For pet enthusiasts, buying an exotic, rare or endangered species can be done legally, and many pet owners want to obey the law. The problem is that illegally obtained animals, captured from the wild, are often mixed in with legally obtained animals, making them indistinguishable to a buyer. Moreover, sellers sometimes lie about a pet’s true origins.
To combat this, researchers from Hong Kong University have developed a forensic tool that could help both officials and pet buyers know the truth about an animal’s origins.
“Imagine the government going to the bird market and requiring samples from bird owners and you could test to see whether these birds have actually been captive-bred or not,” said Caroline Dingle from Hong Kong University, co-lead author of a recent study in Animal Conservation that describes the technology.
For now, Dingle and her colleagues have only developed the tool for one species — the yellow-crested cockatoo (Cacatua sulphurea), a critically endangered parrot native to Indonesia — but it could be developed for other species.
If the technology is fully realized and applied, it would mean a massive step toward properly identifying illegally captured animals and cracking down on the illegal pet trade.
It’s all in the diet
To uncover an individual bird’s origin, the researchers turned to stable isotope analysis, a technique previously used for research ranging from bird migration studies to the diets of prehistoric humans.
Stable isotope analysis allows researchers to see the levels of carbon and nitrogen present in a cockatoo’s feathers, which is influenced by the animal’s diet. The difference in these levels between wild and captive cockatoos is wide enough to from a single feather, and works due to the fundamental differences in the diets of wild and captive-raised cockatoos.
“If they are eating things that are mostly [from] grassland areas, they would have a different [carbon] signature than if they were eating off of a forest habitat,” Dingle said. “If you’re an herbivore, you have very low levels of nitrogen, and if you’re a top predator, you have very high levels of nitrogen.”
The researchers specifically used feathers because they are inert tissues, meaning the isotope values detected from them represent the diet of the bird when the feather was growing. This offers a view of the bird’s diet over a long period of time, which helps determine if a bird was born in captivity or stolen from the wild.
Sometimes the stable isotope analysis isn’t conclusive enough. It requires grinding up the bird’s feather, which is then tested for the average nitrogen and carbon levels. When the differences in just carbon and nitrogen values are too ambiguous, the researchers turn to compound-specific isotope analysis.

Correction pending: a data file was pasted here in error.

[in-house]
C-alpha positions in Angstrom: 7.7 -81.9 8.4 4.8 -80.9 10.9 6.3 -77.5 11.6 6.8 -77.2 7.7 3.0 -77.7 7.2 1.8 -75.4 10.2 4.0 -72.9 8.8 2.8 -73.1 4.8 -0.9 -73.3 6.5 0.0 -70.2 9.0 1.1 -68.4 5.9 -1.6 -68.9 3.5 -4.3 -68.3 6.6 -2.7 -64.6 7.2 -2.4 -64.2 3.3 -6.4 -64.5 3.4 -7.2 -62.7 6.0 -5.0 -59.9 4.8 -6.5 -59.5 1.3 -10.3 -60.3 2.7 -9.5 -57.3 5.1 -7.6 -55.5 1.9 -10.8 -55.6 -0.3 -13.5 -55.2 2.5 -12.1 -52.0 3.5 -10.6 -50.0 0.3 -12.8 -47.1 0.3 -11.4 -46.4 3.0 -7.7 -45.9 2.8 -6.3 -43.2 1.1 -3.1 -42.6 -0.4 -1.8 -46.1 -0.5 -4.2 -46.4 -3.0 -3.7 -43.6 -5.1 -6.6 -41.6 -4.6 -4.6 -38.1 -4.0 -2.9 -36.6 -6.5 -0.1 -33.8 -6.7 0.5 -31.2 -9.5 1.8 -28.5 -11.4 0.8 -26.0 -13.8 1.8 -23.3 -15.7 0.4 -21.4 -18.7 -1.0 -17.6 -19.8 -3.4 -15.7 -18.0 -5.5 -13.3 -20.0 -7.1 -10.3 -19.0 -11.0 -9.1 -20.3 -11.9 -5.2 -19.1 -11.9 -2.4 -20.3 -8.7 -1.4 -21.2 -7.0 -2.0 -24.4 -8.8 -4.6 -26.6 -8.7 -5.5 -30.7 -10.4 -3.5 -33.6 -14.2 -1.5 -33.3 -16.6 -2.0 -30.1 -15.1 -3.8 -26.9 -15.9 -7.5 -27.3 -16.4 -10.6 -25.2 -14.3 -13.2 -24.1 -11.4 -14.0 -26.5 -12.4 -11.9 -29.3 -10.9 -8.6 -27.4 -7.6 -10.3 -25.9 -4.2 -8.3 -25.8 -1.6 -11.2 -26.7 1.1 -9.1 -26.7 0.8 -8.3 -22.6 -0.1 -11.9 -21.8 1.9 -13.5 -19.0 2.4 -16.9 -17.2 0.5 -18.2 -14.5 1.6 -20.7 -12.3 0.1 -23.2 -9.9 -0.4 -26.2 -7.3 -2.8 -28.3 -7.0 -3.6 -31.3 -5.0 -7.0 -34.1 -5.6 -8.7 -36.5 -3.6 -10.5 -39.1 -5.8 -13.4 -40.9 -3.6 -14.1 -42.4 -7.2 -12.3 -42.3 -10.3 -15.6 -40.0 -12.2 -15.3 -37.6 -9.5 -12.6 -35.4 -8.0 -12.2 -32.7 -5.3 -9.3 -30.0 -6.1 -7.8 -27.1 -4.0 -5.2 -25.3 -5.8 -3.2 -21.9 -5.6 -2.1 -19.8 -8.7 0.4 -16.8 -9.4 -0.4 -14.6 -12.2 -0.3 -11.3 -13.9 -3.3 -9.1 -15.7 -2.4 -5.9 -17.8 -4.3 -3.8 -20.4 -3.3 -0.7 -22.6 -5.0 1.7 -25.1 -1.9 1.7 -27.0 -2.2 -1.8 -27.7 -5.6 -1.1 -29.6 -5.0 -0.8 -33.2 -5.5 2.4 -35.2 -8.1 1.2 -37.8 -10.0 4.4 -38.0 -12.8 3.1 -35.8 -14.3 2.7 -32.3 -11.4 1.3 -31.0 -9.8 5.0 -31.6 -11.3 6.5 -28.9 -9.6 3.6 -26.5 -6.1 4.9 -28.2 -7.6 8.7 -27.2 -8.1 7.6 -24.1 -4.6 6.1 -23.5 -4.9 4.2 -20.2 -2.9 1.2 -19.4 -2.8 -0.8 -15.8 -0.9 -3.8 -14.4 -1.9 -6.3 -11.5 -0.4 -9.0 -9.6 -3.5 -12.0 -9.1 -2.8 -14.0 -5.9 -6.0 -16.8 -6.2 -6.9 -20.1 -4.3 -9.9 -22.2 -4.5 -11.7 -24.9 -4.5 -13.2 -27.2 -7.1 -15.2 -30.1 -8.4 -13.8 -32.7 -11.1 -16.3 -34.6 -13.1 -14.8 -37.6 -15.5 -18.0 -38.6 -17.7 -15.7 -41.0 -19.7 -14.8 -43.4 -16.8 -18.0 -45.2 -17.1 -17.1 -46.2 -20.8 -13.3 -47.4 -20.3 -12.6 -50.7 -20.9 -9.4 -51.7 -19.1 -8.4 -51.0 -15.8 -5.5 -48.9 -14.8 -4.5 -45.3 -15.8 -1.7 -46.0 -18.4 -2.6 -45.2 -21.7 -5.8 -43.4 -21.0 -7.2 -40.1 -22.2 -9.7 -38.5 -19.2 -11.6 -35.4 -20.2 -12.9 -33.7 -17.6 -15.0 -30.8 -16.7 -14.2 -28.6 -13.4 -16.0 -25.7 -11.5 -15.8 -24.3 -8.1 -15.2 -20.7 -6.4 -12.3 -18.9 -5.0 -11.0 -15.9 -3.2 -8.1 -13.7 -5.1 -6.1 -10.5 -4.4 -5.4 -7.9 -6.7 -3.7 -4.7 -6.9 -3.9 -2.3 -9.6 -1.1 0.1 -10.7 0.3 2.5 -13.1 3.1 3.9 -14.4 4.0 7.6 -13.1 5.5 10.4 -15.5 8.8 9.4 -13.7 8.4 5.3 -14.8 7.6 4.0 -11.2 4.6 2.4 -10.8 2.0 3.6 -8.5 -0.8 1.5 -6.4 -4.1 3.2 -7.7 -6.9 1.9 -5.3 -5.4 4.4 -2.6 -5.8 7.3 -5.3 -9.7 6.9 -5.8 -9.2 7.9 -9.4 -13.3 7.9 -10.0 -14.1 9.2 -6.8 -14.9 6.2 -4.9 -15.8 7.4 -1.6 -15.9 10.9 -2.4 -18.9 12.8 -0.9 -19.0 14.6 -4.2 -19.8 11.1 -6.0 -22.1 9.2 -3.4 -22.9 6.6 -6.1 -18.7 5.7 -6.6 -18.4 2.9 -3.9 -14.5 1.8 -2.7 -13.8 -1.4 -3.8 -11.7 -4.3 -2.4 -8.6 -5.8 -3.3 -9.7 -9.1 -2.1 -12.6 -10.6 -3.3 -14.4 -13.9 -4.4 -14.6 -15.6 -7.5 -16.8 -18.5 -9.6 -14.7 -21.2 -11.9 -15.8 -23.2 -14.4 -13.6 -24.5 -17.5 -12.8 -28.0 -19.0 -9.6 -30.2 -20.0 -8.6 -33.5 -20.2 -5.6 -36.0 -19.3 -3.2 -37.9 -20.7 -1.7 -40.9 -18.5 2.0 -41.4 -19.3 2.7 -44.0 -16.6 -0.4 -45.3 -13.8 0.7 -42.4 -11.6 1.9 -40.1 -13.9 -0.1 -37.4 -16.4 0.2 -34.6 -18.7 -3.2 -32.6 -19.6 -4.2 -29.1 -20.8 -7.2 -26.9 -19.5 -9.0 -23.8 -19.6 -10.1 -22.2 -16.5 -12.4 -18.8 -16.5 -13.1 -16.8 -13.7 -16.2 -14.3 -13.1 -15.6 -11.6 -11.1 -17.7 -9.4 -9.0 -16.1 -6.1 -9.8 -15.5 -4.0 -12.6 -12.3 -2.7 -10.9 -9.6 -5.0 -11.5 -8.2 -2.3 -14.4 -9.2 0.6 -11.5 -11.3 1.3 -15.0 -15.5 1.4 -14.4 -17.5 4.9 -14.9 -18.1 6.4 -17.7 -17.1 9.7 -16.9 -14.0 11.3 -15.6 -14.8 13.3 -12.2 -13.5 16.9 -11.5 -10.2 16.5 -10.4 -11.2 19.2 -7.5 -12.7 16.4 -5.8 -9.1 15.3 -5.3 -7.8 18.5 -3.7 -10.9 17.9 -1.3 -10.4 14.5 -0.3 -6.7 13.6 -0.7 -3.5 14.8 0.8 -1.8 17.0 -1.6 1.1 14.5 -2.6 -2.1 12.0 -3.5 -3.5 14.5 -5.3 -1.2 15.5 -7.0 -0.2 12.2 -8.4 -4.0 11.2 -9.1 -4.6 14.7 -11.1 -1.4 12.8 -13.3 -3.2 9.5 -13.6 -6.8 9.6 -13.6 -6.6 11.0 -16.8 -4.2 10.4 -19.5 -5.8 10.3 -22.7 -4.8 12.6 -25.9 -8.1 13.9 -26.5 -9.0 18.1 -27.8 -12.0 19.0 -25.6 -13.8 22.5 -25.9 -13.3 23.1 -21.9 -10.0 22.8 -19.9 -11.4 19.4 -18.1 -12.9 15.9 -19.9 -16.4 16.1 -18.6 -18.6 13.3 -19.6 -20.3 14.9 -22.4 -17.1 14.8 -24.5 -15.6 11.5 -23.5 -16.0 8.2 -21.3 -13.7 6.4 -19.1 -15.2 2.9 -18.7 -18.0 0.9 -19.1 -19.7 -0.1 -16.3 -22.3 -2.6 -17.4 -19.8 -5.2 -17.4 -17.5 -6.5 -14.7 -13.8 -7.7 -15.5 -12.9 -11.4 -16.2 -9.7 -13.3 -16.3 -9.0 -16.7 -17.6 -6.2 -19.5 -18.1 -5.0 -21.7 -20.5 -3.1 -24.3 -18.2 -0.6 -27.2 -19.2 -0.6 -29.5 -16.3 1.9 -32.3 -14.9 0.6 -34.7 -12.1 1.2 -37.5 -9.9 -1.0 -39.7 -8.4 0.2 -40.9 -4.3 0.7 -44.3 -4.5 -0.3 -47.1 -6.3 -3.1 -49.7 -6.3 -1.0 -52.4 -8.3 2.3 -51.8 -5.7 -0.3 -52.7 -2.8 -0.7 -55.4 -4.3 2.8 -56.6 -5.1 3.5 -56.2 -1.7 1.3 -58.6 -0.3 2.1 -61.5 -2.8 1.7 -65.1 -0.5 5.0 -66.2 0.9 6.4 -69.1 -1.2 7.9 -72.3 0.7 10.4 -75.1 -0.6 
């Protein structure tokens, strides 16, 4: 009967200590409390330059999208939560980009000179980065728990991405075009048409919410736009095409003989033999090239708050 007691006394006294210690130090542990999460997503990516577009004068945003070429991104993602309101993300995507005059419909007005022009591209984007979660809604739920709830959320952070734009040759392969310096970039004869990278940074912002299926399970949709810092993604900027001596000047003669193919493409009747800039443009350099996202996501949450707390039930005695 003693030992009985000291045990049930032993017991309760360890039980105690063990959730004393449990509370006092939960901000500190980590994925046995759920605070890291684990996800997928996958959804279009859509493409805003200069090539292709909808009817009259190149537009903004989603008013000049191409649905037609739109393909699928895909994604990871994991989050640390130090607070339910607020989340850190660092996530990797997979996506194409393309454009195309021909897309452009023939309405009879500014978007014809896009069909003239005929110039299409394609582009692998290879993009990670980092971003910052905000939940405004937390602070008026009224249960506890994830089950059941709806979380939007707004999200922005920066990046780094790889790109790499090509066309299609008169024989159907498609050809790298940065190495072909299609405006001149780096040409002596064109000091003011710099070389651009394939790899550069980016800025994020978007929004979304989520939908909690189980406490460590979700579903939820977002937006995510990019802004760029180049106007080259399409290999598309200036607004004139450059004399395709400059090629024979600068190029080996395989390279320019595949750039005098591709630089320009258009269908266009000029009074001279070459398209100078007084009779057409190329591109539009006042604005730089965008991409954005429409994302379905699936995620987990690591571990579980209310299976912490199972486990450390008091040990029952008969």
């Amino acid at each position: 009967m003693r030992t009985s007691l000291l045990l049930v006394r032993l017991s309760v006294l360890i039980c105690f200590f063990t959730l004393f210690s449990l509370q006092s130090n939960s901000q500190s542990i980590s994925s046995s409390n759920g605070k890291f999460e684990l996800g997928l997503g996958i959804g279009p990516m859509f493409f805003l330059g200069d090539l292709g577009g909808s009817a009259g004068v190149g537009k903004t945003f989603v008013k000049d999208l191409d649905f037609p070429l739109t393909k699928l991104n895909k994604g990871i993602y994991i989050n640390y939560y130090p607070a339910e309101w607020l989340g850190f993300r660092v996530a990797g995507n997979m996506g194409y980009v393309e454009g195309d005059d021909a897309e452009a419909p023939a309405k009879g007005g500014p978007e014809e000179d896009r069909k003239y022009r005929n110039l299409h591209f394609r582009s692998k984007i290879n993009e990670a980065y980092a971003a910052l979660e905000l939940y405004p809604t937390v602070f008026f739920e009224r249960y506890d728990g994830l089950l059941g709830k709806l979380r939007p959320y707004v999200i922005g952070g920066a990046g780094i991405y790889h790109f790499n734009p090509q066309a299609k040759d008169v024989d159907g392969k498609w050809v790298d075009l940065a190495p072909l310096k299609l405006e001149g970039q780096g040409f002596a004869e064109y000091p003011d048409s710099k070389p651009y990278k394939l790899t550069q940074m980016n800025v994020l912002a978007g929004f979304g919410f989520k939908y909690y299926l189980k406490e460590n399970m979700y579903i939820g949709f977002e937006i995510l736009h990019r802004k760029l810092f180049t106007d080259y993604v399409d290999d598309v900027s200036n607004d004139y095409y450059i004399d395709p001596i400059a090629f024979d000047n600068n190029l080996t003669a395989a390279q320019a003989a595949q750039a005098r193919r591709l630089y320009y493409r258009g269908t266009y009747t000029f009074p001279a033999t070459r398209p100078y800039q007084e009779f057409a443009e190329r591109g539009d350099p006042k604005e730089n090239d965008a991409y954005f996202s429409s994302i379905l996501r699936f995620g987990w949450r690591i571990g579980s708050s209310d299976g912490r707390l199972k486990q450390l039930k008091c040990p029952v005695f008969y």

This analysis allows them to examine the carbon values of the specific amino acids of a specimen, giving them more data to determine if the bird was wild-caught or captive-bred.
“Instead of getting one value from the tissue, you can get 10 to 12 values from the tissue,” Dingle said. “We know that the isotopes from those amino acids represent something in their diet.”
To test the forensic tool, the researchers collected feathers from captive and wild populations of yellow-crested cockatoos in Hong Kong, noting if the bird was wild or captive. The species isn’t native to Hong Kong, but a local population now exists due to the release of birds, both accidental and deliberate, from the pet trade. The researchers conducted their isotope analysis on these feathers and were able to identify the bird’s origin even from random samples.
Surveying bird markets, the researchers found more yellow-crested cockatoos for sale than had been legally imported over the past 13 years, according to data from CITES, the global wildlife trade convention. The new forensic tool could identify the true origin of these birds, as there are often reports of poachers stealing the protected cockatoos right out of nests in Hong Kong.
The illegal wildlife trade is massive. A 2016 United Nations report valued it at between $7 billion and $23 billion per year. Punishment can be severe in some countries: five to 10 years in prison in the U.S., and 10 years in jail and a $1.2 million (10 million Hong Kong Dollars) fine in Hong Kong. However, in many countries, convictions of such crimes are rare, and penalties often light.